The Return of the Pod Man – High Country News – Knowing the West

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Agriculture of an ancient culture – mesquite

  • Mark Moody at his mesquite farm in Arizona.

    Emilie Piraino

  • Mark Moody with some freshly harvested pods.

    Emilie Piraino

Last name Mark Moody
Age 51
Vocation Farmer of native Sonoran plants, including mesquites
He says “Over the next three years, mesquite will be common in everyone’s kitchen.”
Favorite mesquite recipe Mix the mesquite flour with the butter; caramelize; spread over grilled corn on the cob

Velvet Mesquite Facts:
• Latin name: Prosopis velutina
• Legume which bears nutritious pods, fixes nitrogen in the soil
• Well suited to hot and arid climates
• Roots can reach 150 feet deep
• Feeds on water that is too salty for other crops
• Can live for hundreds of years
• Mesquite flour is gluten free, has a high protein content (35%) and a low glycemic index.

In the scorching haze of a sunny June morning, Mark Moody sat, choking on his tractor, clearing a century-old stand of mesquite trees from his farm near Bouse, Ariz. In search of a sustainable desert culture, he suddenly –– literally –– struck out on a brilliant idea. His tractor blades unearthed two intact sets of manos and metates, stones traditionally used by Native Americans to grind corn and mesquite pods. This “life-changing experience” five years ago sparked an eye opener: Moody would start growing mesquite trees for both food and wood.

Mesquite is one of the most useful plants in the Sonoran Desert. Southwestern tribes have harvested it for centuries. The whole tree can be used – the pods crushed into a sweet nutty flour, the yellow catkins used to produce honey, and the cherry brown hardwood sawn into furniture and flooring, not to mention the fragrant firewood and aromas. of grills.

Raised in the nearby town of Parker, Arizona, Moody has always been interested in culture. In 2004, he and his wife purchased nine acres of land in Bouse to grow native plants for his landscape nursery business. Moody had wanted to plant jojoba, which he grew in western Arizona for 13 years, but Bouse’s winter temperatures were too harsh. After his “moment of clarity” under the old mesquite stand, he did some research and chose the uncharted route of mesquite production.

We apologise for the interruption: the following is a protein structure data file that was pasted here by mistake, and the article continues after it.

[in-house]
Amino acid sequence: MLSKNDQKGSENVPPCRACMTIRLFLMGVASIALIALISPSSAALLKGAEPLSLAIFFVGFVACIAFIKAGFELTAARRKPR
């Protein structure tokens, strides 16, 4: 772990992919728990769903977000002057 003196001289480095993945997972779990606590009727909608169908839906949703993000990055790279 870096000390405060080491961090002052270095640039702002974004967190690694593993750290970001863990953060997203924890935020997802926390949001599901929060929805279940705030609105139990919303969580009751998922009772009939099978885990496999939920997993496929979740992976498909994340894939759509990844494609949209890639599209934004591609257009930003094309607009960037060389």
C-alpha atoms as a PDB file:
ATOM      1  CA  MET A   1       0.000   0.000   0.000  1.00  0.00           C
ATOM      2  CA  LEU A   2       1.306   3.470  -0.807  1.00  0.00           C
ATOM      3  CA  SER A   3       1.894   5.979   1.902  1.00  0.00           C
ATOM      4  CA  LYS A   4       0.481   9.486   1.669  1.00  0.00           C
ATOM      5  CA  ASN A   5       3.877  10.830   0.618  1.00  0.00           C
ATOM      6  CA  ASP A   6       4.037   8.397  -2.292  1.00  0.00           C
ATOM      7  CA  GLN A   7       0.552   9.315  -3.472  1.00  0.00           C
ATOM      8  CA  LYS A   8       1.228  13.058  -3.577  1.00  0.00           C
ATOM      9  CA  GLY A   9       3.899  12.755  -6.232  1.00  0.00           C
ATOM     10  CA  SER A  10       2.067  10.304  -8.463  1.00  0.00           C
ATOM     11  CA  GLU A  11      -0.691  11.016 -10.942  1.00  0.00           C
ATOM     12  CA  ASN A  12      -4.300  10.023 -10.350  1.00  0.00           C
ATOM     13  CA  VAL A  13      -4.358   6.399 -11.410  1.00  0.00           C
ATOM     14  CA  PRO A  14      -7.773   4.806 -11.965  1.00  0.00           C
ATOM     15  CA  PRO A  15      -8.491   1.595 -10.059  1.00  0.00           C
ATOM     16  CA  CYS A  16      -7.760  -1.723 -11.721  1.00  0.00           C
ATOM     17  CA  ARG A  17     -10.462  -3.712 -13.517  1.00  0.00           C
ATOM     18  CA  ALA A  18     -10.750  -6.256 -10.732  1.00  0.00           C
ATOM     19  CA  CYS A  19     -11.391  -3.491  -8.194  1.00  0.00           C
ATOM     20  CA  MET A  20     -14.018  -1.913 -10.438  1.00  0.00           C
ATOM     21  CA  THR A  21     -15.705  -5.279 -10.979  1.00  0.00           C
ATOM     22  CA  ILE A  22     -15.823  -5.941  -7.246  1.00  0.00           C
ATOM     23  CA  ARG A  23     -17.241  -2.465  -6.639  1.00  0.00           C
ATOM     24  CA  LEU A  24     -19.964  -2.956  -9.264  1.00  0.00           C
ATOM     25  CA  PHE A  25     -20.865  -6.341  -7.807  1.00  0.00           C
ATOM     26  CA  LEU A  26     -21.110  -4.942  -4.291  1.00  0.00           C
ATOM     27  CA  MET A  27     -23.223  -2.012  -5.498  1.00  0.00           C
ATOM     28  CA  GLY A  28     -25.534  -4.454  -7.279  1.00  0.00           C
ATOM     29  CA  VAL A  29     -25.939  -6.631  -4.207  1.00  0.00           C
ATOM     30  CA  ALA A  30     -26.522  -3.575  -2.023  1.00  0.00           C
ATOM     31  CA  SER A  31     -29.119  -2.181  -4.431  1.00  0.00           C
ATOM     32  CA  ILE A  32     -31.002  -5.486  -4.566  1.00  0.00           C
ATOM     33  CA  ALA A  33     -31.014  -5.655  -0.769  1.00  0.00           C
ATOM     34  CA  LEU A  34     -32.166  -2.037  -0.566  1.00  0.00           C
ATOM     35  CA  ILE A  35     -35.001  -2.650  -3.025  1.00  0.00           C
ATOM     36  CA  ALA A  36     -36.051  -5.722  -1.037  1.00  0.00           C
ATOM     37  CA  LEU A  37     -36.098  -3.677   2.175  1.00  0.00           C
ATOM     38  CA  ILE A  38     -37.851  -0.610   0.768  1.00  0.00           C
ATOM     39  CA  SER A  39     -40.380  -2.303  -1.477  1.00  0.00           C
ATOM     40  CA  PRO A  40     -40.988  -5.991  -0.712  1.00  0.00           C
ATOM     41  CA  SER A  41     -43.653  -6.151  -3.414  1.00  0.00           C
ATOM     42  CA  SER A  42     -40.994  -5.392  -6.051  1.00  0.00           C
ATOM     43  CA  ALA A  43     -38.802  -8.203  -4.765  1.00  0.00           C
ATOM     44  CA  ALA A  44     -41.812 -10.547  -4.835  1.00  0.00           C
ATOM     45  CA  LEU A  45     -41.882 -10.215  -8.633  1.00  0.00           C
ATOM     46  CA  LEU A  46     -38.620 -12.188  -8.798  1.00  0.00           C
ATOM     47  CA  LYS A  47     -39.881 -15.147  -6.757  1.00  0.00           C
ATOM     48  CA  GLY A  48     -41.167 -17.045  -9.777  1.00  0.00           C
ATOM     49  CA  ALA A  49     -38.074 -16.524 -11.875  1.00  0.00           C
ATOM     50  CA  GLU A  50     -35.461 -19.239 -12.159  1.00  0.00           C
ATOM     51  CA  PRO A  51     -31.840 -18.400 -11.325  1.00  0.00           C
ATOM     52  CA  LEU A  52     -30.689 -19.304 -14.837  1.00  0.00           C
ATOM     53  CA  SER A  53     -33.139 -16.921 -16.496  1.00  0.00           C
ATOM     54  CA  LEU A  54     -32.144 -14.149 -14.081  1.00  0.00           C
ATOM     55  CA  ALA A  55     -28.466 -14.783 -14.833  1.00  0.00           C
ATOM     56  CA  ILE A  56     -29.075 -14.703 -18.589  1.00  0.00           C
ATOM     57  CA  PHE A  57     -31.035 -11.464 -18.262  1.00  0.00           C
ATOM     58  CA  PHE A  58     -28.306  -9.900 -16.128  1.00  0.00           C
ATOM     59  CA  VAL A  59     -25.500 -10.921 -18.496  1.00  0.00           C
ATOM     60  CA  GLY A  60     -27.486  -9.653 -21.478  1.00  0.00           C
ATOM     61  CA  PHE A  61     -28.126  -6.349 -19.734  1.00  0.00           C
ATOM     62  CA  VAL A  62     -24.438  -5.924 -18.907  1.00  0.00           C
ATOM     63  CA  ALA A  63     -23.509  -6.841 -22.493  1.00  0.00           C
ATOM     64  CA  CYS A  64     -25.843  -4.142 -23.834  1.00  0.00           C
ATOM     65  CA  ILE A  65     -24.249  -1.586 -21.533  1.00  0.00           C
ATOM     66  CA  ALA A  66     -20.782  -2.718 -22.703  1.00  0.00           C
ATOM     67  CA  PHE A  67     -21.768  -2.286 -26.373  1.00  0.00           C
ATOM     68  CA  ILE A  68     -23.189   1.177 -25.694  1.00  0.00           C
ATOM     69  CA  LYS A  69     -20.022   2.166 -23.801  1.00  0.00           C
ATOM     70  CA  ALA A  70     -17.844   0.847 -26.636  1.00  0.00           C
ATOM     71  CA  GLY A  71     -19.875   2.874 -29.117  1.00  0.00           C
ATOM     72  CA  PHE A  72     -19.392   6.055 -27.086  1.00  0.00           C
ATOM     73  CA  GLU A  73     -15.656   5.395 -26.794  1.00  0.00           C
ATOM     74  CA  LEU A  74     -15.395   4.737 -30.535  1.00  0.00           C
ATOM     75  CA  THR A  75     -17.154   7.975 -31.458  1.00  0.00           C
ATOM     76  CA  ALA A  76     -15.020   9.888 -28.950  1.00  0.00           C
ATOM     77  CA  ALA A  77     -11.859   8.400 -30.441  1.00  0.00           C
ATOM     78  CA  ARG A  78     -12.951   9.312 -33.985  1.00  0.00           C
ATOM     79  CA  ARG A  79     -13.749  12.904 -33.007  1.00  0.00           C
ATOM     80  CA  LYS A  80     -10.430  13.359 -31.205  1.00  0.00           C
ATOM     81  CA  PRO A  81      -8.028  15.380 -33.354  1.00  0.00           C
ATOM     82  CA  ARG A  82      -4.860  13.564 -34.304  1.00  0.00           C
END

He contacted Matt Johnson, program director of the Desert Legume Program in Tucson, Arizona, who told him that no one grows mesquite as a plant in Arizona, except perhaps the Tohono O’odham Indians.

“It was a big gamble,” says Moody, because there were few native stands to harvest starter seeds; most have been cleared for rangelands or felled to produce charcoal. He made a deal with the National Park Service, pruning the mesquite stands along the Colorado River in exchange for harvesting the pods. That first year, Moody harvested around 1,000 pounds of pods, planting a few seeds and grinding the rest into flour.

His first two orchard plantations succumbed to voracious hares, but this year Moody managed to harvest around 2,000 pounds of Arizona velvet mesquite pods. He plans to supplement that with an additional 8,000 pounds of wild-harvested pods. By 2012, he expects his own trees to produce between 40,000 and 50,000 pounds per year.

He also plans to breed bees to make mesquite honey and sell some of his trees for lumber and landscaping. Native Seeds / SEARCH, a nonprofit seed bank and native food supplier in Tucson, just started selling Moody’s mesquite flour a few months ago, and it also sells flour on Moody’s. statewide farmer’s markets.

Moody isn’t the only one who sees the potential of mesquite. The San Xavier Co-operative Farm on the Tohono O’odham Preserve south of Tucson has been selling mesquite flour that has been harvested in the wild for five years. Dedicated to reviving traditional foods to fight modern health problems such as diabetes, the cooperative currently has 600 mesquite seedlings that will be ready to be planted in a few months.

“The Indians call it the tree of life, and that is literally what it is,” Moody says. “We are fortunate in Arizona to have this tree. It has just been neglected for the past 90 years.”

Not everyone shares Moody’s belief that mesquite will become the Southwest’s new miracle crop. Peter Felker, a retired researcher at the Center for Semi-Arid Forest Resources at Texas A&M University-Kingsville, believes that only mesquite wood is likely to be economically viable on a large scale in the United States. and at $ 12 to $ 14 a pound, mesquite flour cannot compete with other flours.

Still, the hardy desert tree is “certainly a smarter crop for the Southwest,” says Richard Felger, a retired scientist in the University of Arizona’s Department of the Environmental Research Laboratory. And there is a lot of marginal land in the southwest that could be used for mesquite production. “We need to look at our use of water; things can’t go on as they are, ”says Moody. “We should stop growing cotton and lettuce and grow what can be grown here.”

For more images of Mark Moody’s work, see our multimedia piece The mesquite wrangler.

For more information on mesquite, see Desert Harvesters: Appreciating the Native Foods of the Sonora Desert and The Desert Legume Program.


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